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Immigrants Seeking State Cash Aid During COVID-19 Crisis Jam Phone Lines

Street vendor Lucas Tax sells inflatable toys and cotton candy outside the California Science Center at Exposition Park in Los Angeles on March 24, 2019. (Agustin Paullier/AFP via Getty Images)
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A million calls on day one -- and another million by the end of the second day.

The phone lines have been jammed non-stop at The Coalition for Humane Immigrant Rights of Los Angeles since Monday's launch of a state program for immigrants struggling through the pandemic but unable to access help through traditional channels because they lack legal status.

CHIRLA is one of three local organizations helping people in Orange and Los Angeles counties file applications for cash aid, and one of a dozen designated by the state.

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"We are not going anywhere," CHIRLA's executive director Angelica Salas said in a statement. "We are working around the clock to help as many people as we can and to deal with any technical issues that might arise."

CHIRLA had to add a second phone line by Tuesday to accommodate the heavy volume of calls. Meanwhile, the state Department of Social Services which is overseeing the program had to build more capacity into its website after it crashed for more than two hours Monday from the high number of visitors.

Despite early glitches, the program is starting to deliver assistance as early as this week.

CHIRLA spokesman Jorge-Mario Cabrera said the organization is mailing out the first batch of debit cards on Thursday.

Massive anticipation had built up in the month since Gov. Gavin Newsom announced the new relief fund. The program offers $500 for individual adults and up to $1,000 for a household.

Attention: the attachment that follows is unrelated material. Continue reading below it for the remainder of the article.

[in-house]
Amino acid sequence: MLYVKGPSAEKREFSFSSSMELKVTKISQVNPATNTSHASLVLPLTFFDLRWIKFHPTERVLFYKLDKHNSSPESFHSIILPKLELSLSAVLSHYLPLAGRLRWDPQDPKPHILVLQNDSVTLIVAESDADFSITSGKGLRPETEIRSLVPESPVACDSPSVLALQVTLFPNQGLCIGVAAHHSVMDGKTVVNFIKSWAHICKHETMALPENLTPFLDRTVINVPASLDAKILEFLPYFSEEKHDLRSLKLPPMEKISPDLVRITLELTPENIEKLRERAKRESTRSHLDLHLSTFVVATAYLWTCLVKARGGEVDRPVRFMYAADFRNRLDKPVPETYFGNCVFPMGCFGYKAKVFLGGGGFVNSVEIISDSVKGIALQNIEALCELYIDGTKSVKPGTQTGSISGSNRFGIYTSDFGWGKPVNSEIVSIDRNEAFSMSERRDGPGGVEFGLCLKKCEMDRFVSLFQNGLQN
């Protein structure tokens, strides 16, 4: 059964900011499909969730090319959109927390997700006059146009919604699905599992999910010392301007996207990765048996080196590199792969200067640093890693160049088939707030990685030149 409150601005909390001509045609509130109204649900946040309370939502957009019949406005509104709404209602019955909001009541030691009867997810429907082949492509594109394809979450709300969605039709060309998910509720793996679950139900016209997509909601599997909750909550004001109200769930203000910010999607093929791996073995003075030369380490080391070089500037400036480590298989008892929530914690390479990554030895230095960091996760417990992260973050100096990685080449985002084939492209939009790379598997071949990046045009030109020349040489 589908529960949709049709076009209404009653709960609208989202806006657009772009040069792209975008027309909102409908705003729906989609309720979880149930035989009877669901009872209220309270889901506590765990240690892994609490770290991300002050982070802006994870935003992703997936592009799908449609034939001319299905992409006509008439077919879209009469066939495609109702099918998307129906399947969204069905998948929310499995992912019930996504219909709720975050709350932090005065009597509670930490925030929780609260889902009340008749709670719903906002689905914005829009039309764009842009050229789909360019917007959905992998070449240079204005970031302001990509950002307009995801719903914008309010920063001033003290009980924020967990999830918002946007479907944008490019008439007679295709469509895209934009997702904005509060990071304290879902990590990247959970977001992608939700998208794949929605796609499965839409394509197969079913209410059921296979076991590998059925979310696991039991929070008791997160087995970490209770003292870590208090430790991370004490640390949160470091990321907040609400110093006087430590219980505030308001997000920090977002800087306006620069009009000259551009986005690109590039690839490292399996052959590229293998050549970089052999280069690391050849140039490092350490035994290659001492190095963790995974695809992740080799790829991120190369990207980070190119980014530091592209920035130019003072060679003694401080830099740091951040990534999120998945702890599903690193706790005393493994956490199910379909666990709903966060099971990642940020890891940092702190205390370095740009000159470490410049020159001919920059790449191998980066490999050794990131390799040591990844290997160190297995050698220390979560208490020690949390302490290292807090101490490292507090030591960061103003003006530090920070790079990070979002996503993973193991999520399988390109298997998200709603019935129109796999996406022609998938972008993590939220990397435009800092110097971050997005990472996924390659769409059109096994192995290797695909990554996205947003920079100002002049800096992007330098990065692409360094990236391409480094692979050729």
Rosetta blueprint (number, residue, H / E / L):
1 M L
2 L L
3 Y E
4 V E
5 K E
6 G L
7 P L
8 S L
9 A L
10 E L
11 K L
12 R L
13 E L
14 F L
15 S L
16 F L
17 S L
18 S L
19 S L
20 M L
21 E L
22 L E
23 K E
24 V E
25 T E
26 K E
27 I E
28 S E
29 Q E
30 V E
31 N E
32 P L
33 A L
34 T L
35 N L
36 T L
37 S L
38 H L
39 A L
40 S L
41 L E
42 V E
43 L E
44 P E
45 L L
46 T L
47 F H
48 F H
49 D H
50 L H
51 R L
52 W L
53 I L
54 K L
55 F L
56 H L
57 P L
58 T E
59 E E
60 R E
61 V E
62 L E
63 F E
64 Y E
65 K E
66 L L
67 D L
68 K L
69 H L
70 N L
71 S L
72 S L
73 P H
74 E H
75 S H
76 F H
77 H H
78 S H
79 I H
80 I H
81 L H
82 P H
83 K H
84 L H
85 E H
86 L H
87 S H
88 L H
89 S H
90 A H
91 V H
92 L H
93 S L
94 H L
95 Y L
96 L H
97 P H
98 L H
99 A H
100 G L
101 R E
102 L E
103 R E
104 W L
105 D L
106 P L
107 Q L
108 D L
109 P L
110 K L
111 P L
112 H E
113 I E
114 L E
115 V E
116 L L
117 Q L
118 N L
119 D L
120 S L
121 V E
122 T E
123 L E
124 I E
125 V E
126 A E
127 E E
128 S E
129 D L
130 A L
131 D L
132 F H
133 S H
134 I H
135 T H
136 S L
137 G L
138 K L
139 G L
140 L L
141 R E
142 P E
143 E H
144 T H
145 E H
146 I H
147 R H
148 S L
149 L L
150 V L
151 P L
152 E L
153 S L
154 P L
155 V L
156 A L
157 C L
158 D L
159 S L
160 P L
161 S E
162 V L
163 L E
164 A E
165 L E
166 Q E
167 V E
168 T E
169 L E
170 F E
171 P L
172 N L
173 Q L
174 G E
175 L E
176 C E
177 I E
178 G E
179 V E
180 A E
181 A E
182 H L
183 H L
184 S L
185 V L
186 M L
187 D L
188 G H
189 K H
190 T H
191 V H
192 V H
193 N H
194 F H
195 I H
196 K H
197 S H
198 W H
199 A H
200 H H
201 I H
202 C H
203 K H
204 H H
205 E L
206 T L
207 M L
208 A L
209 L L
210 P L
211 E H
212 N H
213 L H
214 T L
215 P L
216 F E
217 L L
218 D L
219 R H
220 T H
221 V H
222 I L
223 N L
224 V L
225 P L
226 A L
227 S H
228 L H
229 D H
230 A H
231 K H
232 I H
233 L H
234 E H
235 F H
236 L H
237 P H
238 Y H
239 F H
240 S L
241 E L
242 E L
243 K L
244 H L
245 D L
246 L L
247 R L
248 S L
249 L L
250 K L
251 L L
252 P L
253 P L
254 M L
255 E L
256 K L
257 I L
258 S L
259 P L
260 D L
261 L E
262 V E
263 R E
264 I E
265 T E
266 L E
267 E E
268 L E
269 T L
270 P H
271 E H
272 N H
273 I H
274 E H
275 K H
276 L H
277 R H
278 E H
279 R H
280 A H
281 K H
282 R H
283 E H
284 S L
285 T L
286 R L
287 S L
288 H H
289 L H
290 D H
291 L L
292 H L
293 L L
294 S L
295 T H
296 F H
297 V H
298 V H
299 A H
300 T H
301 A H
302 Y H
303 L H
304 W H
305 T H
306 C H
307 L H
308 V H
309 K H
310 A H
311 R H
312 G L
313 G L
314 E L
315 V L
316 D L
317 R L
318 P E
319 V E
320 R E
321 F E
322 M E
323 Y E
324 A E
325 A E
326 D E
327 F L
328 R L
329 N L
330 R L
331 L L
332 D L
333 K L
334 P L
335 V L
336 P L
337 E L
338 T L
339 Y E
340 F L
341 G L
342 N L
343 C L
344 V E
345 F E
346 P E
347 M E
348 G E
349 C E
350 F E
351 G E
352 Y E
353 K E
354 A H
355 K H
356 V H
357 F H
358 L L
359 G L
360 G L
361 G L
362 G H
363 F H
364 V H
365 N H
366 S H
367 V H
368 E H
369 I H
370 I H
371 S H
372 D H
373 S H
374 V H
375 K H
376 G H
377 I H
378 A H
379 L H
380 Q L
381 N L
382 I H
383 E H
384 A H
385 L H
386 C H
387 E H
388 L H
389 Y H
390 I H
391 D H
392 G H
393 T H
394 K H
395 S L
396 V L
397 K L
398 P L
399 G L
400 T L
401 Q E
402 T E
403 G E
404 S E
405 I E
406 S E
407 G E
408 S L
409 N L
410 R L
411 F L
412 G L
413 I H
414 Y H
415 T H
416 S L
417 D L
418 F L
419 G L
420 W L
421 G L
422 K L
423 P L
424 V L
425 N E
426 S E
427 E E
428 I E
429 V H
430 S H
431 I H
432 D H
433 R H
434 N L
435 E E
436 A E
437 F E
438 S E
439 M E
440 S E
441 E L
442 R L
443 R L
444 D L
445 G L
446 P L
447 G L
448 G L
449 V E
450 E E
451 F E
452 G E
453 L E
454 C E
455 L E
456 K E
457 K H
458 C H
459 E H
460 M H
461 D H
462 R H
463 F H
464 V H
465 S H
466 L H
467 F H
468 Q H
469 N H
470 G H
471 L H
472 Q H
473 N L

Advocates say interest in Disaster Relief Assistance for Immigrants is so high because workers without legal status do not qualify for a federal stimulus check. Nor are they allowed to apply for unemployment insurance, even though many pay income taxes using an Individual Taxpayer Identification Number instead of a Social Security number.

Yet with stay-at-home orders and businesses closing, these workers are losing jobs in the coronavirus crisis like everyone else. And those who work in low-paid service jobs aren't likely to have much in the way of savings to sustain them.


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Applicants are being considered on a first-come, first-serve basis. At the rate things are going, funding for the program may be depleted before the June 30 end date.

The state has reserved $75 million and is raising more money through philanthropies and grassroots donations. But California has more than 2 million residents who lack legal immigration status. It's estimated that the state relief fund will only help about 150,000 of them.

"It is clear that much more has to be done to help our immigrant communities who are struggling in the midst of this crisis," said Stewart Kwoh, founder of Asian Americans Advancing Justice-Los Angeles, one of the local organizations chosen by the state to help applicants.

The other local group is Central American Resource Center.

To apply for the program, contact a state-designated organization in your region:

Los Angeles and Orange County:
Asian Americans Advancing Justice
(213) 241-8880
Coalition for Humane Immigrant Rights (CHIRLA)
(213) 201-8700
Los Angeles Central American Resource Center (CARECEN)
(213) 315-2659

Inland Empire:
San Bernardino Community Service Center
(888) 444-0170, (909) 521-7535
Covering Inyo, Riverside, San Bernardino

TODEC Legal Center Perris
(888) 863-3291
Covering Inyo, Riverside, San Bernardino

Central Coast:

Mixteco / Indígena Community Organizing Project (MICOP)
Santa Barbara: (805) 519-7776
Ventura: (805) 519-7774

Community Action Board Santa Cruz
(800) 228-6820
Covering Monterey, San Benito, San Luis Obispo, Santa Cruz

This story has been updated.

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